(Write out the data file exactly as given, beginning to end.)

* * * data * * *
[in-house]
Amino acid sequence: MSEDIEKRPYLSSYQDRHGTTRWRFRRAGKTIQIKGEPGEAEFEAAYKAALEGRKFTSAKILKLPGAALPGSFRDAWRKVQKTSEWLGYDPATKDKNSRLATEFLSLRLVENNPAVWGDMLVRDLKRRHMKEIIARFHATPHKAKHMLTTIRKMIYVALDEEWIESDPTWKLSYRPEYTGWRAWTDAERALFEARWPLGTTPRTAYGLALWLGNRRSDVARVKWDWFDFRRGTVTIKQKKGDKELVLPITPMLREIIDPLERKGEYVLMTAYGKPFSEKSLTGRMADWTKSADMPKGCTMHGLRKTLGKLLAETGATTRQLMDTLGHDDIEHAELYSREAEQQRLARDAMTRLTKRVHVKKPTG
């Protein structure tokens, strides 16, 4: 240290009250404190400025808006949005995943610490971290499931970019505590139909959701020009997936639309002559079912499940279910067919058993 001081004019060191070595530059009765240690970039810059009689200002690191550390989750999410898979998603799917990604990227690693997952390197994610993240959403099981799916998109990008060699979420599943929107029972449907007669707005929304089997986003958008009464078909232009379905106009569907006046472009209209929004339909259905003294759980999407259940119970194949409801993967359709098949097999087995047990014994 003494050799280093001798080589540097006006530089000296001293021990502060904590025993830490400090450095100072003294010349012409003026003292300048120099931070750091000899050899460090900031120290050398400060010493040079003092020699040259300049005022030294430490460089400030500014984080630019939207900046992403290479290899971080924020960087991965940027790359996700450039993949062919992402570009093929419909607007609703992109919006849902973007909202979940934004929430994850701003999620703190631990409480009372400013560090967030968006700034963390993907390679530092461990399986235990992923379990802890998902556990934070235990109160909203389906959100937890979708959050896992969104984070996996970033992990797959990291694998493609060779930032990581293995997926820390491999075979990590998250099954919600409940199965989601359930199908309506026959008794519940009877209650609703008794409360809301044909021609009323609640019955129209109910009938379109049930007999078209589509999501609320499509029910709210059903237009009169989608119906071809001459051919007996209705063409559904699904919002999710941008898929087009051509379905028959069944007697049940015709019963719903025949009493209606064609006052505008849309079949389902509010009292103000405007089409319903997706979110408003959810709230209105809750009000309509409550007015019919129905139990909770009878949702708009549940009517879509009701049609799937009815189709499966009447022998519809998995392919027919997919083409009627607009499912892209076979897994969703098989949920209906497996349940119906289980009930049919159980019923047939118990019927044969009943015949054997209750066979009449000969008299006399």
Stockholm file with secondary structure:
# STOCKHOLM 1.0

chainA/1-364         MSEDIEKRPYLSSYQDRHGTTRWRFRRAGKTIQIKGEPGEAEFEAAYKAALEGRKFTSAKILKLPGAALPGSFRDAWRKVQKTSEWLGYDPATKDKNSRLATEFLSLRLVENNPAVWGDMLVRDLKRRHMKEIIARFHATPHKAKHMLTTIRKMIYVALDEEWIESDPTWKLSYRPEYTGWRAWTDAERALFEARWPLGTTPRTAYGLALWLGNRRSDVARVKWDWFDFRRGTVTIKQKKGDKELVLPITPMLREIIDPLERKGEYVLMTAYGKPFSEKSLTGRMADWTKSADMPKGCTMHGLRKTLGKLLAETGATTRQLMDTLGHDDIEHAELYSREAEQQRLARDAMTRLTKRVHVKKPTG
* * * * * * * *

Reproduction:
[in-house]
Amino acid sequence: MSEDIEKRPYLSSYQDRHGTTRWRFRRAGKTIQIKGEPGEAEFEAAYKAALEGRKFTSAKILKLPGAALPGSFRDAWRKVQKTSEWLGYDPATKDKNSRLATEFLSLRLVENNPAVWGDMLVRDLKRRHMKEIIARFHATPHKAKHMLTTIRKMIYVALDEEWIESDPTWKLSYRPEYTGWRAWTDAERALFEARWPLGTTPRTAYGLALWLGNRRSDVARVKWDWFDFRRGTVTIKQKKGDKELVLPITPMLREIIDPLERKGEYVLMTAYGKPFSEKSLTGRMADWTKSADMPKGCTMHGLRKTLGKLLAETGATTRQLMDTLGHDDIEHAELYSREAEQQRLARDAMTRLTKRVHVKKPTG
């Protein structure tokens, strides 16, 4: 240290009250404190400025808006949005995943610490971290499931970019505590139909959701020009997936639309002559079912499940279910067919058993 001081004019060191070595530059009765240690970039810059009689200002690191550390989750999410898979998603799917990604990227690693997952390197994610993240959403099981799916998109990008060699979420599943929107029972449907007669707005929304089997986003958008009464078909232009379905106009569907006046472009209209929004339909259905003294759980999407259940119970194949409801993967359709098949097999087995047990014994 003494050799280093001798080589540097006006530089000296001293021990502060904590025993830490400090450095100072003294010349012409003026003292300048120099931070750091000899050899460090900031120290050398400060010493040079003092020699040259300049005022030294430490460089400030500014984080630019939207900046992403290479290899971080924020960087991965940027790359996700450039993949062919992402570009093929419909607007609703992109919006849902973007909202979940934004929430994850701003999620703190631990409480009372400013560090967030968006700034963390993907390679530092461990399986235990992923379990802890998902556990934070235990109160909203389906959100937890979708959050896992969104984070996996970033992990797959990291694998493609060779930032990581293995997926820390491999075979990590998250099954919600409940199965989601359930199908309506026959008794519940009877209650609703008794409360809301044909021609009323609640019955129209109910009938379109049930007999078209589509999501609320499509029910709210059903237009009169989608119906071809001459051919007996209705063409559904699904919002999710941008898929087009051509379905028959069944007697049940015709019963719903025949009493209606064609006052505008849309079949389902509010009292103000405007089409319903997706979110408003959810709230209105809750009000309509409550007015019919129905139990909770009878949702708009549940009517879509009701049609799937009815189709499966009447022998519809998995392919027919997919083409009627607009499912892209076979897994969703098989949920209906497996349940119906289980009930049919159980019923047939118990019927044969009943015949054997209750066979009449000969008299006399």
Stockholm file with secondary structure:
# STOCKHOLM 1.0

chainA/1-364         MSEDIEKRPYLSSYQDRHGTTRWRFRRAGKTIQIKGEPGEAEFEAAYKAALEGRKFTSAKILKLPGAALPGSFRDAWRKVQKTSEWLGYDPATKDKNSRLATEFLSLRLVENNPAVWGDMLVRDLKRRHMKEIIARFHATPHKAKHMLTTIRKMIYVALDEEWIESDPTWKLSYRPEYTGWRAWTDAERALFEARWPLGTTPRTAYGLALWLGNRRSDVARVKWDWFDFRRGTVTIKQKKGDKELVLPITPMLREIIDPLERKGEYVLMTAYGKPFSEKSLTGRMADWTKSADMPKGCTMHGLRKTLGKLLAETGATTRQLMDTLGHDDIEHAELYSREAEQQRLARDAMTRLTKRVHVKKPTG